How to Keep the Outdoor Climate Outdoors
At Home with Warm Feet and Lower Power Bills
You are sitting in front of your big screen TV getting ready for the movie to start wondering why you are just not as comfortable at home as you would like. Doesn’t have anything to do with the old couch you’re sitting on or the loud voices from the other room, has more to do with a warm stuffy feeling up around the head or cold feet down along the floor – or the left over shock of having just open the monthly power bill. Here at home, you would like to have a little more of a sanctuary where you could settle into a Friday evening movie without being a victim of climate in your own home.
Being a little uncomfortable with the indoor elements during a Friday evening movie may not be the worst thing that will come along and irritate you this week. After all, some of the movies these days can really be sleepers. However, not being comfortable at home for the Sunday afternoon football game is a totally different matter. Look forward to the game all week, get ready to cheer your team on to victory and then you need a silly blanket wrapped around your legs to keep the chill from standing your leg hairs on end.
When it comes right down to it, the main thing that is contributing to the cold floor has little to do with the indoor air climate. What is causing the uncomfortable climate at home is the influence on your home of the outdoor climate. If it is minus 10 degrees outside and your home is not up-to-snuff, the outdoor climate is simply getting indoors far to easily.
Outdoor Climate at Home
The outdoor climate has the most influence on human comfort than any other common factor. The wind, temperature, solar radiation, relative humidity and precipitation effect the immediate comfort of people that are outside. Homes simply temper the outdoor elements to some degree, but the elements outdoors determine what needs to be done to maintain indoor comfort.
We expect more comfort in our homes today than in the days of log homes, dirt floors and wood fireplaces. Individual preferences vary some, but most people prefer an indoor air temperature between 68 and 72 degrees. About 60% of the energy we use at home is working to provide the heating and cooling to maintain those temperatures.
To be comfortable at home, our bodies need to be losing the same amount of heat to their surroundings as they are gaining by metabolism. Air temperature then is the primary factor determining comfort.
Commitment to Energy at Home
Take a look out the window, if there is snow on the ground we head for the thermostat and turn the heat up. If there are bluebirds cleaning themselves in the water feature we head for the thermostat and turn the air conditioning up. Either way, we are turning something up that uses energy to control our indoor comfort.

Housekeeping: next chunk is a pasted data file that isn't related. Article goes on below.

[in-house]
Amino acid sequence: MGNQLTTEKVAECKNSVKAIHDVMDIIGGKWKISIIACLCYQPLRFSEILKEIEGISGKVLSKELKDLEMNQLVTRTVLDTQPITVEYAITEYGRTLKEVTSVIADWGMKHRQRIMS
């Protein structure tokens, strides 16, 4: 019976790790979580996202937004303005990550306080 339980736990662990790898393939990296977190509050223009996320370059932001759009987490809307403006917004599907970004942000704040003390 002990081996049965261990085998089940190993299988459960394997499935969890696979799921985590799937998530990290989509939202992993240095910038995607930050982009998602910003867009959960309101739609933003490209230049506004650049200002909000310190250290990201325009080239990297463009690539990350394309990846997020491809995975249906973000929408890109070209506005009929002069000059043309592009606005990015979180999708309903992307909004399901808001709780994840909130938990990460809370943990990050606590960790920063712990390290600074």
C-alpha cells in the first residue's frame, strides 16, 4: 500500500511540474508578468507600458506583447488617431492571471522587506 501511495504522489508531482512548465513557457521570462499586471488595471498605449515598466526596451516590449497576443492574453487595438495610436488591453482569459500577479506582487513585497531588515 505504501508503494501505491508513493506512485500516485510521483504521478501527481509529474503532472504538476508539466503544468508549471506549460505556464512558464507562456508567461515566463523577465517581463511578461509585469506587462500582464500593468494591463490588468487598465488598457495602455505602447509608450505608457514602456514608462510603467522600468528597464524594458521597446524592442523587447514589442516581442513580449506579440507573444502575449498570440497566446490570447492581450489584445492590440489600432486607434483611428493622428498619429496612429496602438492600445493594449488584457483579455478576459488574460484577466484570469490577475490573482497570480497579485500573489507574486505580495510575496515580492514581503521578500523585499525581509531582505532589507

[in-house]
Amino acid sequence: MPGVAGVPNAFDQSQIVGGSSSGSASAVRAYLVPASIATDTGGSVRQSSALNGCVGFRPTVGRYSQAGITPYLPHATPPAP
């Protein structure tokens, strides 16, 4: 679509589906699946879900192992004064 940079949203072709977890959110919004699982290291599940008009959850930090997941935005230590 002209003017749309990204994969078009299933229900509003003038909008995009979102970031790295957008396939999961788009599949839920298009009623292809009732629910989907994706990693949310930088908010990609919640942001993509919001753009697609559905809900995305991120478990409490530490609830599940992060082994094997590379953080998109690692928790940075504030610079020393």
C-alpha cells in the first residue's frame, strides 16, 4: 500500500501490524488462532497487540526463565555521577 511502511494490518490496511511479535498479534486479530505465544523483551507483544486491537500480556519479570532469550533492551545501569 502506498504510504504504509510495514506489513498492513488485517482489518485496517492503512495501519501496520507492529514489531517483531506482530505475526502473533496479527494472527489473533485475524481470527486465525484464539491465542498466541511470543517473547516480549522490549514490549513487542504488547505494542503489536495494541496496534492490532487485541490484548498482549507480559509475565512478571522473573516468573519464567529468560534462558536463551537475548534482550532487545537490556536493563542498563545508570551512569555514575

How often we consider the direct effect on our power bill as we approach the thermostat depends on two sets of genes. The first set of genes is known as our frontier genes. Frontier genes have been passed down to use by our forefathers and allow us to be more comfortable at home over a broad range of temperatures. The longer our forefathers lived in a log house the stronger these genes are.
The second set of genes is known as our green genes. These are genes that have developed in us from the life experiences we have had with everything from plastic water bottles in the ocean to polar bears looking for a new place to live. The strength of these two genes also determine how quick we are to raise or lower the setting on a thermostat.
Indoor Comfort at Home
I would rather learn how to help my home separate the outdoor climate from the indoor climate than to rely on a set of partially inherited genes or a blanket.
Steps to keeping the outdoor climate outdoors:
1. The exterior shell of your home needs to be consistent and strong considering your climate. The roof, exterior walls, floor, windows, paint, and doors need to solid and capable of withstanding the elements.
2. The exterior shell needs to be air sealed with solid building products, caulk, or foam insulation so the north wind does not blow through and the indoor conditioned air does not leak out.
3. The exterior shell needs to be insulated. This includes the ceiling, walls, and floor with appropriate insulation that is properly installed. Considering your climate, it is difficult to think that you could actually install too much insulation. The more the merrier.
4. Place the surface that you air sealed next to the cavity that you insulated. The two barriers, the air barrier and the thermal barrier, should be next to each other – side by side – touching.
Don’t let this next football season go by with a blanket across your legs or a cold damp towel around your neck. Don’t let your genes take a beating while you head for the thermostat and don’t let the outdoor climate determine the indoor climate.
After all, when your at home, you should be able to expect a little comfort.
Thanks for stopping by Detect Energy, come back soon, but I won’t leave the light on for you…